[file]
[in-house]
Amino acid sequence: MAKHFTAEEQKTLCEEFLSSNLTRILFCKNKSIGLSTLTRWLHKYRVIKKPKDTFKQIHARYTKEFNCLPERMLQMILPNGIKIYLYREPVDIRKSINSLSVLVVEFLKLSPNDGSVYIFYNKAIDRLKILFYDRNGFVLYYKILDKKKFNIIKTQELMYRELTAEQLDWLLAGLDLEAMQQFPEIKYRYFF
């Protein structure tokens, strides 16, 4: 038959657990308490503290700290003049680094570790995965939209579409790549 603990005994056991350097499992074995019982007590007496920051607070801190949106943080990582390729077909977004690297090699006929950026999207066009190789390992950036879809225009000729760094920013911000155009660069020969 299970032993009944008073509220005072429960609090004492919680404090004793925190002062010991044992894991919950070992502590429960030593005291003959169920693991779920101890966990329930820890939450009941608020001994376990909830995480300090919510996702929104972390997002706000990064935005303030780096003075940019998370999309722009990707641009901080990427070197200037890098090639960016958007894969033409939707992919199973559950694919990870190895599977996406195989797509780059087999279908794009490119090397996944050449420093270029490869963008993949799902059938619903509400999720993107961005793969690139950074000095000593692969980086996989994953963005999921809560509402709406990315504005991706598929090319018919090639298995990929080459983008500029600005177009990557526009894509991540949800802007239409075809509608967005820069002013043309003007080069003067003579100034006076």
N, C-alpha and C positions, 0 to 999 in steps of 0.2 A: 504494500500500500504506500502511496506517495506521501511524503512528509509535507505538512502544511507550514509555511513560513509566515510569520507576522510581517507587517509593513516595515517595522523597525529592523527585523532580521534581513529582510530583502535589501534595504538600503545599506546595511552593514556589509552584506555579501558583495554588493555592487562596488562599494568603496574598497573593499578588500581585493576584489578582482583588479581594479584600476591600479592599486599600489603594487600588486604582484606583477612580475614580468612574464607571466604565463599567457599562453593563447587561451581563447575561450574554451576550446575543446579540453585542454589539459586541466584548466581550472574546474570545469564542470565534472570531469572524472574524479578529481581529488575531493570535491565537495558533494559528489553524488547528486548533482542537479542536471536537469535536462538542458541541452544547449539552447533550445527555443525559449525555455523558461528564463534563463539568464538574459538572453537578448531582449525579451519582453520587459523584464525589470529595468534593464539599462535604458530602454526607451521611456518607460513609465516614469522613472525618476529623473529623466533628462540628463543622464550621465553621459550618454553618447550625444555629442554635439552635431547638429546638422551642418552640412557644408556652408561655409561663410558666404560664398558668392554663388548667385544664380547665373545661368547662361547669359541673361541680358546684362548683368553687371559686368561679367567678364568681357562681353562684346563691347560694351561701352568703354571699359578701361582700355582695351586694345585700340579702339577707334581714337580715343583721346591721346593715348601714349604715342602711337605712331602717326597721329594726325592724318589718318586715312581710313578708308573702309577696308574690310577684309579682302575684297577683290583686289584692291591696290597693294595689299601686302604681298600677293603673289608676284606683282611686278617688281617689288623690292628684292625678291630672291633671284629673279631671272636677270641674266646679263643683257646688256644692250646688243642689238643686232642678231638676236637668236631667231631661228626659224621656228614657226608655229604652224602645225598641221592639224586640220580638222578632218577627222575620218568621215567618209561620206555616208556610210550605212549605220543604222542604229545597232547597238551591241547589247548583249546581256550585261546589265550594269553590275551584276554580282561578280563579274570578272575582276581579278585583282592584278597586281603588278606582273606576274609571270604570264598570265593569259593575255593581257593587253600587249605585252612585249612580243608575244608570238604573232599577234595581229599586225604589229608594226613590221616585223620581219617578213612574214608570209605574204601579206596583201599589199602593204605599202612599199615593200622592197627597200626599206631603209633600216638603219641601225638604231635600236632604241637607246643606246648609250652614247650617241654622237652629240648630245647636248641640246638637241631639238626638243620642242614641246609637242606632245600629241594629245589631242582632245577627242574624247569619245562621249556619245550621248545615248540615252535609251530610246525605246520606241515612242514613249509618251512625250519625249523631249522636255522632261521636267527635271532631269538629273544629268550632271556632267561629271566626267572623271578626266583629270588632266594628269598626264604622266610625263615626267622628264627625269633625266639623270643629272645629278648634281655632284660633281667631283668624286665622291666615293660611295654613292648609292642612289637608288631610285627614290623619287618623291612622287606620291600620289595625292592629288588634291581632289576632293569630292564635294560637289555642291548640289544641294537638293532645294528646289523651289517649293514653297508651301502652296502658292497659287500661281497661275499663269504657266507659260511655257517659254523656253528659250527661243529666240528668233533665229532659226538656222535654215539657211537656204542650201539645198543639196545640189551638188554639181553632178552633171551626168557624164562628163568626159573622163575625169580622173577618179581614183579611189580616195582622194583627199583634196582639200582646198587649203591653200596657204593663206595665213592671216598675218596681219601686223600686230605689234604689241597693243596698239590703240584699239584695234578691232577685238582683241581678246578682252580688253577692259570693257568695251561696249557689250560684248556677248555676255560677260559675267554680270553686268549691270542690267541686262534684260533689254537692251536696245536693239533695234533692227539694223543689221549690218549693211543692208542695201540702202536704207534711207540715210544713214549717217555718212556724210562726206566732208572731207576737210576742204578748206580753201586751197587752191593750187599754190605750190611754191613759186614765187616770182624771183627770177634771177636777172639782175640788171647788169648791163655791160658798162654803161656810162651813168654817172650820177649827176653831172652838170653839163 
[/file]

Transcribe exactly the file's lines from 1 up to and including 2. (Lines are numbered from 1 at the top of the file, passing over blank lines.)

[in-house]
Amino acid sequence: MAKHFTAEEQKTLCEEFLSSNLTRILFCKNKSIGLSTLTRWLHKYRVIKKPKDTFKQIHARYTKEFNCLPERMLQMILPNGIKIYLYREPVDIRKSINSLSVLVVEFLKLSPNDGSVYIFYNKAIDRLKILFYDRNGFVLYYKILDKKKFNIIKTQELMYRELTAEQLDWLLAGLDLEAMQQFPEIKYRYFF